There is also the worry that his family might find him, force him to return to Hargeisa, and murder him. He cannot fully trust other Somali refugees and asylum seekers in Malaysia, in case they give him away.

“There is a hope in me that someday I can go somewhere else – maybe Europe, maybe America,” Mohamed says.

“Until then, I try to keep a low profile, and pray my family does not find me.”

What happened to Ahmed, he doesn’t know. All his attempts to make contact have failed.

All names have been changed

Illustrations by Sarah Elsa Pinon

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Source – www.bbc.co.uk

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Another blow as Judge throws out Kiggundu’s lawyer Muwema

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When court sat on Friday to hear the Kiggundu’s application to stop independent audit, he did not have a written application, and Justice Henry Adonyo instead ordered the plaintiff’s lawyer Fred Muwema to go make a written application seeking court to dismiss the audit and return to court on September 30 for a hearing of the application. But this adds more pressure on Kiggundu who is choking with the loans.

On 31 August, the judge ordered the Institute of Certified Public Accountants of Uganda (ICPAU) to carry out and independent audit into the accounts of the businessman and financial statements exchanged between the two parties, and present a report to court.

When asked by journalists why he has filed for an application seeking dismissal of the audit, Fred Muwema had this to say. “We are saying that let the validity and legality of those credit facilities (loans) be decided first before you can audit” He said.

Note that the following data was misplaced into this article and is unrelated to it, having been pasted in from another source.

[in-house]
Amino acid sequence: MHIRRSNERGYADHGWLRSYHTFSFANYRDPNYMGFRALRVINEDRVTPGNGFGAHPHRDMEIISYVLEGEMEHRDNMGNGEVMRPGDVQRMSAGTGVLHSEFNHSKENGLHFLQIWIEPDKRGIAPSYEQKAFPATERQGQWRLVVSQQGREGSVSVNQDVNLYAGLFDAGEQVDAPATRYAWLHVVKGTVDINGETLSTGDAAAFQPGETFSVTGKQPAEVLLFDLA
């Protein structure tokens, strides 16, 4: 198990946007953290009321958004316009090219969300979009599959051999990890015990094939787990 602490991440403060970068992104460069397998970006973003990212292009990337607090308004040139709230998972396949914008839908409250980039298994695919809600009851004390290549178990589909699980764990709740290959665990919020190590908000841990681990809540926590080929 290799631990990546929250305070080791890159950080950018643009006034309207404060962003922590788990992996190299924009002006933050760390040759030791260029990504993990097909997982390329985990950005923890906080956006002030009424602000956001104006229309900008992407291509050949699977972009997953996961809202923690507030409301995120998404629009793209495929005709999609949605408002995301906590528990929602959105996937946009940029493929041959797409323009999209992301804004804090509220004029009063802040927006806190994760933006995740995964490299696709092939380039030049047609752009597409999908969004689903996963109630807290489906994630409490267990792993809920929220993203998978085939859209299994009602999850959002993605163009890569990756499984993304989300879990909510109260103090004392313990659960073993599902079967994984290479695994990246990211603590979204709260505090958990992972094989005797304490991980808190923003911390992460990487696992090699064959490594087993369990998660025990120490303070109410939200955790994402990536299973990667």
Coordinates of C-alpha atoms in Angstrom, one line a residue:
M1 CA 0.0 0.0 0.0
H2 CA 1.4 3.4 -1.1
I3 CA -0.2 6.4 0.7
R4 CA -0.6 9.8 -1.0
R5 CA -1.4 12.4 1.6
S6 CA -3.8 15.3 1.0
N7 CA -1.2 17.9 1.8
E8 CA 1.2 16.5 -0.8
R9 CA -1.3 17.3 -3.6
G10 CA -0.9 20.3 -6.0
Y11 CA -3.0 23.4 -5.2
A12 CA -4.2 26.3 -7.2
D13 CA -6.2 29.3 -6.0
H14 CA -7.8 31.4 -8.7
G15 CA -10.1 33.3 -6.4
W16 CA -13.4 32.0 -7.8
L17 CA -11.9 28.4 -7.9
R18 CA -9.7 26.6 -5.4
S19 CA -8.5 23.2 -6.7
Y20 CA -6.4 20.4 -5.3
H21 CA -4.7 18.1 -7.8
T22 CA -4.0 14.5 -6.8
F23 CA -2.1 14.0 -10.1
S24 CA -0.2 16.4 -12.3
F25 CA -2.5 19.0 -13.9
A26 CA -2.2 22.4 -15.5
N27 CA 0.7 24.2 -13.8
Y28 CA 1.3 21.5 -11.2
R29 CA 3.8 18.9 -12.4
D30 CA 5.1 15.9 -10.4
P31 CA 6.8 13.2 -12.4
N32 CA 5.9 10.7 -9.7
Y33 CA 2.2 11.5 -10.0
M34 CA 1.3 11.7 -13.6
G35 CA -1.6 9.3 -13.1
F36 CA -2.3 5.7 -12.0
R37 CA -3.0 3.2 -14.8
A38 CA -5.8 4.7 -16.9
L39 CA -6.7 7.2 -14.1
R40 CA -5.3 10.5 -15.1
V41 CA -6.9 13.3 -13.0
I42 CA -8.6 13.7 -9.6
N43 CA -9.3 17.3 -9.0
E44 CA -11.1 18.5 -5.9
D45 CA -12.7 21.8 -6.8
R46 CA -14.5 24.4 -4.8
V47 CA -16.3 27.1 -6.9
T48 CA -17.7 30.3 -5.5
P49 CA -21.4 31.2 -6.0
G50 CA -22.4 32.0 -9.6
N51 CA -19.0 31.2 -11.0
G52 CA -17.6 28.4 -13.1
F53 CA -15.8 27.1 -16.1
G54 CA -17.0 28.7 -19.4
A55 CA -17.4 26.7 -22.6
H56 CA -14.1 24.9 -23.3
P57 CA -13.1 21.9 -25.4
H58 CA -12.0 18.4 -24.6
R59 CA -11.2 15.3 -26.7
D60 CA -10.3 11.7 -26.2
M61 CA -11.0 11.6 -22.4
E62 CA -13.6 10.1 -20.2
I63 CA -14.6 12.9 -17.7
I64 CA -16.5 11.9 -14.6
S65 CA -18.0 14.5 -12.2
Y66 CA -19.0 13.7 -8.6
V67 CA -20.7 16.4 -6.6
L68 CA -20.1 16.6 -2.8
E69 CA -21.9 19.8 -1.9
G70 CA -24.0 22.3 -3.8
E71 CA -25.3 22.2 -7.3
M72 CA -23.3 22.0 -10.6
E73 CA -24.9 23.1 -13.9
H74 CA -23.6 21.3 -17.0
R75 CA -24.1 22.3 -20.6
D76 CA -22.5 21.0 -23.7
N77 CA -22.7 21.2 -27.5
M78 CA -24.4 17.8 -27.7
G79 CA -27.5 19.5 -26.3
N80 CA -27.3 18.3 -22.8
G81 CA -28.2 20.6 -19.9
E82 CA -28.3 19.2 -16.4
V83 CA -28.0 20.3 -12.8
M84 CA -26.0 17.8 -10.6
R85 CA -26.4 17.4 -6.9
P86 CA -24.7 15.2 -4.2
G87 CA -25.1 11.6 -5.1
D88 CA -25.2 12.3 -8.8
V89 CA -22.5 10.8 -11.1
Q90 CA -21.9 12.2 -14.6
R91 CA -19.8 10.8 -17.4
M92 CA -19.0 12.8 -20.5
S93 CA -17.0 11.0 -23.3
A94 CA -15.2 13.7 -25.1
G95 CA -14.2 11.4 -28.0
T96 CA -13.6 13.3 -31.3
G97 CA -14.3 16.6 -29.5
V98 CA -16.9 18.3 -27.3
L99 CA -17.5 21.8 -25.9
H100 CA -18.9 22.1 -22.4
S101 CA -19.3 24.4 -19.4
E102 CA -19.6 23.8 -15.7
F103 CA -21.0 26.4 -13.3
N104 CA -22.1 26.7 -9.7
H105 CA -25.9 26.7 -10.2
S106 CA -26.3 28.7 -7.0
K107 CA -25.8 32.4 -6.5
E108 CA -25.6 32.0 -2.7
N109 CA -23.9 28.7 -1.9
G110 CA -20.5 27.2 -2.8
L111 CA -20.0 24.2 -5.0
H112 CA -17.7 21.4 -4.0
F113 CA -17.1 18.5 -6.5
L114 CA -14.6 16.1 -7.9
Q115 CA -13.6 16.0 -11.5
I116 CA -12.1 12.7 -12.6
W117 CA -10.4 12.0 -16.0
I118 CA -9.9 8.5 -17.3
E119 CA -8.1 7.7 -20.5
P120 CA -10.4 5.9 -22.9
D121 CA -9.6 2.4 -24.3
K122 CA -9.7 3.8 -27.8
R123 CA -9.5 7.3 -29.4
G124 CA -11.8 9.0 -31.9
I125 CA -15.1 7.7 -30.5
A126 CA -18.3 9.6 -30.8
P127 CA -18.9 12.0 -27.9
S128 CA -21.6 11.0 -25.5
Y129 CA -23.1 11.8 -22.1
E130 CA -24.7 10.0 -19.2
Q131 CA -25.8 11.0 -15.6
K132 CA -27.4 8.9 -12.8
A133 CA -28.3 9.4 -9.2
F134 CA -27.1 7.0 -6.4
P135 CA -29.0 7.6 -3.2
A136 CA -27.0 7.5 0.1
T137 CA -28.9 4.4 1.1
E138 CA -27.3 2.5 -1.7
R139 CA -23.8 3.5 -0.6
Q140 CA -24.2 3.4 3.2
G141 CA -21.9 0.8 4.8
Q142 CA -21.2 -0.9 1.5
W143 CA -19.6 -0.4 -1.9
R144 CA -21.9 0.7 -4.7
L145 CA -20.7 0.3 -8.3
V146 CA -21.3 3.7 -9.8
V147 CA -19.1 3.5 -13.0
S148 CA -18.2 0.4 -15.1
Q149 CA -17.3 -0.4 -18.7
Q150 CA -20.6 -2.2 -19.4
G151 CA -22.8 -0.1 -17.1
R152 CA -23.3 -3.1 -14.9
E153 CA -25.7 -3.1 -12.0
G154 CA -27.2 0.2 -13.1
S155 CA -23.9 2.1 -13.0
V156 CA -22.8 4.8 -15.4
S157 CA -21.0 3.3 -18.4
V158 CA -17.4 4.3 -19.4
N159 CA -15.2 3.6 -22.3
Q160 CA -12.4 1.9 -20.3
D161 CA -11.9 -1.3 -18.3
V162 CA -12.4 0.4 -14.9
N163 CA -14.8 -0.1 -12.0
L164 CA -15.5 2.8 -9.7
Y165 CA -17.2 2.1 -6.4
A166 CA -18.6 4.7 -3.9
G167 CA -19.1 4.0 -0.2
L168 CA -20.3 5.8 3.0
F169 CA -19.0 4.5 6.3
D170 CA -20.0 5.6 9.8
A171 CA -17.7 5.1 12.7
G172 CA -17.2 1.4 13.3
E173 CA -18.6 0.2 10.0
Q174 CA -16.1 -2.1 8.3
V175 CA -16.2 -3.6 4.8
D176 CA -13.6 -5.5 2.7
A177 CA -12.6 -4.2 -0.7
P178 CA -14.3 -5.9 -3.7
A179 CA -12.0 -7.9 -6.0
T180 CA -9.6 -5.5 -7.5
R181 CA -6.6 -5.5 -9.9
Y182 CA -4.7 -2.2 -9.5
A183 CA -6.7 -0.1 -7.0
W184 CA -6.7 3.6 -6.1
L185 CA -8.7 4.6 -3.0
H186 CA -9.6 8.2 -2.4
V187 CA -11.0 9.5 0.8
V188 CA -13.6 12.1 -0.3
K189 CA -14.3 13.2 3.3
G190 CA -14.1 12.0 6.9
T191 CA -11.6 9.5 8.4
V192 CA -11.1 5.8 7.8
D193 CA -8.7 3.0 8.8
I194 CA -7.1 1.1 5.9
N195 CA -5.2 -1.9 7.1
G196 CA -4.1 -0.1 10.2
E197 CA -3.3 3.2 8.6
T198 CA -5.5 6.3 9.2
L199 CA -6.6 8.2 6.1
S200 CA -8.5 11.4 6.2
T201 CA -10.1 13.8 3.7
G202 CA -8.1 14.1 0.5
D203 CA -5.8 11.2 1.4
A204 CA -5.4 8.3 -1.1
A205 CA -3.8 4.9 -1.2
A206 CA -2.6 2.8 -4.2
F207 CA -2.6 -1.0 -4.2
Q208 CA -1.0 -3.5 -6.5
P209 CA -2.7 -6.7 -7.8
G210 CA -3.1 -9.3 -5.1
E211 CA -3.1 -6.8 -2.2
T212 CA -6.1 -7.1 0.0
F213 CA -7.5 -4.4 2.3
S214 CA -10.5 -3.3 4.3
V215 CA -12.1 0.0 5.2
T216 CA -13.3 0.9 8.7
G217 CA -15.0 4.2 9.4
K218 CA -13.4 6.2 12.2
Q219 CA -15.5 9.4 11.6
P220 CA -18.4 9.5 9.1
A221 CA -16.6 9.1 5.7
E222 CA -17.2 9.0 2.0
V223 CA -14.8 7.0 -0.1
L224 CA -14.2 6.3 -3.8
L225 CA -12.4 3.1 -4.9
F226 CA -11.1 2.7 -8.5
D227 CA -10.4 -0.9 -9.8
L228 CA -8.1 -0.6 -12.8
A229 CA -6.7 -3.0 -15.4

The ruling on the application of the main suit to determine whether the businessman owes loan arrears to the bank is set for 5th October 2020, after which a date for hearing of the case will be set.

Background

Hamis Kiggundu through his companies Ham enterprises and Kiggs International (U) ltd sued DTB branches in Kenya and Uganda for deducting money from his accounts something which the bank contends and said they only acted as per the loan agreement of deducting 30% from Kiggundu’s accounts to recover the credit facilities rendered to him between February 2011 and September 2016

But Court documents filed by the bank in their defense shows that Kiggundu, between February 2011 and September 2016, was granted various credit facilities by the said DTB Banks.

First, via Ham Enterprises Limited, Kiggundu obtained a loan of $6,663,453 and another Sh2.5bn from the DTB (U) to finance his projects in the real estate business.

Later, according to New Vision, he got a facility worth $4.5m through Kiggs International (U) Limited from DTB (K) and mortgaged his properties, which include Plot 328 located at Kawuku on Block 248 Kyadondo, three plots that include 36, 37 and 38 on Folio 1533 Victoria Crescent II situated in Kyadondo and land on Makerere Hill Road on LRV 3716 Folio 10 Plot 923 Block 9.

Documents show that as of January 21, 2020, Kiggundu was in default on payment obligations of $6.298m on the loan facility of $6.663m, as well as sh2.885b on the demand overdraft facility of sh1.5b and the temporary demand overdraft facility of sh1b.

The banks say that Kiggundu was in default on the payment of another $3.662m out of a total loan facility of $4m and another $458,604 on a loan facility of $500,000, as of January 21, 2020.

The DTB consequently served him with a demand notice to either pay up or lose the assets that he submitted as collateral security. The bank threatened to attach a plot on Makerere Hill Road and other prime commercial properties.